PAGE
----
The fourth season of HBO’s hit series Game of Thrones kicked off this past week. 6.6 million people tuned into the premiere, making it the most watched single episode of an HBO show since the series finale of Sopranos. Based on author George R. R. Martin’s fantasy novel series titled A Song of Ice and Fire, the show takes place in a mythical world consisting of four continents, one of which is Westeros. We’ve all seen the models of Westeros in the show’s opening credit sequence, but a group of Stanford researchers have taken things to the next level by creating a series of geological maps that shows us how the landscape of Westeros might have evolved over time.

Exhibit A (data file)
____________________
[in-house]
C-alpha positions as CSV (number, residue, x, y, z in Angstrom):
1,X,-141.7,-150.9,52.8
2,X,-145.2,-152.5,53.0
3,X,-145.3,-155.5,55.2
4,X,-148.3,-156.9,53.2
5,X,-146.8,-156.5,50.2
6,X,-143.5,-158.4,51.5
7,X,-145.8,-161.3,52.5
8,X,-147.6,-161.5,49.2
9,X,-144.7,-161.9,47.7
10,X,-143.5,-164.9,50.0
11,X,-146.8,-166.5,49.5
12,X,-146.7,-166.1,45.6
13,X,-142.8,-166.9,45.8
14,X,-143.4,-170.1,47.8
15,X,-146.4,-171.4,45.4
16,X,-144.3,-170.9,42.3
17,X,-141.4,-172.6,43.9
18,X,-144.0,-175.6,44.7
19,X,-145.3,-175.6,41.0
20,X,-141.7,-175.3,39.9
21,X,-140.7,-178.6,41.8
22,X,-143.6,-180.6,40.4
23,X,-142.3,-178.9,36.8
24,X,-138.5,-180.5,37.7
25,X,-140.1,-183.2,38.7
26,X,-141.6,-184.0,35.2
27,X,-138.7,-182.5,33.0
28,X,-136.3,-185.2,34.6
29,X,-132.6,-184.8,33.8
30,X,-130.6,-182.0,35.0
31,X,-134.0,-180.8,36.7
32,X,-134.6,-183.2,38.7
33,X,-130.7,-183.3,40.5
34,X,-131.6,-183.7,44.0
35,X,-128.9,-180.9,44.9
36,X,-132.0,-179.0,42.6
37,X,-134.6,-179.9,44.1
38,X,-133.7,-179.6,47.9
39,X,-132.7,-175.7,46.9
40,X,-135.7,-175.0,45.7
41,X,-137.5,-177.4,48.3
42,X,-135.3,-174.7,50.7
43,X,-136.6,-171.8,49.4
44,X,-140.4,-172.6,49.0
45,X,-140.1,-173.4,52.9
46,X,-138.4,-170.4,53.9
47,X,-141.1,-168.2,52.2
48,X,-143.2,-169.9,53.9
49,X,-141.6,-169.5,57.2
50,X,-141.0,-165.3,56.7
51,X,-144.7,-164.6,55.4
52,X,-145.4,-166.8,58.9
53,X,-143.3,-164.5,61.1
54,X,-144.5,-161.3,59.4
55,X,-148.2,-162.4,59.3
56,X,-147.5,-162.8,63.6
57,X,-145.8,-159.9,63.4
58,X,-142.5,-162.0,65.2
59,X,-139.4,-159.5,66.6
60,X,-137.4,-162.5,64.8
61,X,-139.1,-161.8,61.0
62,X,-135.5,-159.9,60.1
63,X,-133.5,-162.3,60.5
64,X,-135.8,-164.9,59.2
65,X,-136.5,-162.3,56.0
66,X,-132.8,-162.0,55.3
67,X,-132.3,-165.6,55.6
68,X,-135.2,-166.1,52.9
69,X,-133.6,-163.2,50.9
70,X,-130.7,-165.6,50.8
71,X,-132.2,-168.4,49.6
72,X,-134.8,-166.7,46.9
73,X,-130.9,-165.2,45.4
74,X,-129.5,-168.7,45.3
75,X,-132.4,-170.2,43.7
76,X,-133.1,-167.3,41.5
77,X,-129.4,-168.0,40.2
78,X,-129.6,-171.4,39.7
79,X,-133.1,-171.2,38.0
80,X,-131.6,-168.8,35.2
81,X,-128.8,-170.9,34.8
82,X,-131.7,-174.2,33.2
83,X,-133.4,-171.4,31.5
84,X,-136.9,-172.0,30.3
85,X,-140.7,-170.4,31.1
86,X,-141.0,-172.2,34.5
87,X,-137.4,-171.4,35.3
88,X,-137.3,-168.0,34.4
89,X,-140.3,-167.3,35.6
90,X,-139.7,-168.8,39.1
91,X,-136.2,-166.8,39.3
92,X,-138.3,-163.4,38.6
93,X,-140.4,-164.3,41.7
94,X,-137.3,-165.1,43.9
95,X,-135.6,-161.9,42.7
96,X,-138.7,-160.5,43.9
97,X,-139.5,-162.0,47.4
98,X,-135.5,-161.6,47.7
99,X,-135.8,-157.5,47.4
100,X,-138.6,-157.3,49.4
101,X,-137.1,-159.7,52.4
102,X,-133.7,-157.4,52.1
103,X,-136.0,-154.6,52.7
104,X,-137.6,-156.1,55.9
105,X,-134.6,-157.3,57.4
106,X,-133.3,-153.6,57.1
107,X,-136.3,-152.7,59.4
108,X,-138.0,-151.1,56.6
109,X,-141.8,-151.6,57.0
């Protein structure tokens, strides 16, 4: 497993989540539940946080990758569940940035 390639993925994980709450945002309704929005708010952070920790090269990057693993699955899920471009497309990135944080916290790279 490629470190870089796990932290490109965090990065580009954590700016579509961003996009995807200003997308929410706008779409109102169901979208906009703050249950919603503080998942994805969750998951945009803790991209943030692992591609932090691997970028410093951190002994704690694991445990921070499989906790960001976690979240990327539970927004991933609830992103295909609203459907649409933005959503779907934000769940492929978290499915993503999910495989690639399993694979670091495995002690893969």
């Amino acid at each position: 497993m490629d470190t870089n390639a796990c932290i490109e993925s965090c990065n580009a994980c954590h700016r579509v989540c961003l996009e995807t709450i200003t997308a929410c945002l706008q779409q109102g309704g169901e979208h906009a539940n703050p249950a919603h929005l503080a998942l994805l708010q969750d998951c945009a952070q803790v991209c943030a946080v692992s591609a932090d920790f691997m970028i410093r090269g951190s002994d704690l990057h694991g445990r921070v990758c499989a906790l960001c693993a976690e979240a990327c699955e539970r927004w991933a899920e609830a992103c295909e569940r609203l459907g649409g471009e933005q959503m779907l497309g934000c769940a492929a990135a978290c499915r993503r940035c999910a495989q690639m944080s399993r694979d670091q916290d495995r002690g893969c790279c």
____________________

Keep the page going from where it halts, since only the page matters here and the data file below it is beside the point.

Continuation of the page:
“We pieced this geologic history together from character observations, town names, official Game of Thrones maps, and the principles of geology learned here on Earth,” the group wrote on its blog. “Using only limited data we were able to reimagine 500 million years of planetary evolution, including volcanoes, continents rising from the oceans, and ice ages (with guest appearance by white walkers and dragons).”
The map below is a composite that shows many different stages of Westeros’ geological development, but individual maps covering 500 million years can be found on the Stanfard website, which is linked below in our source section.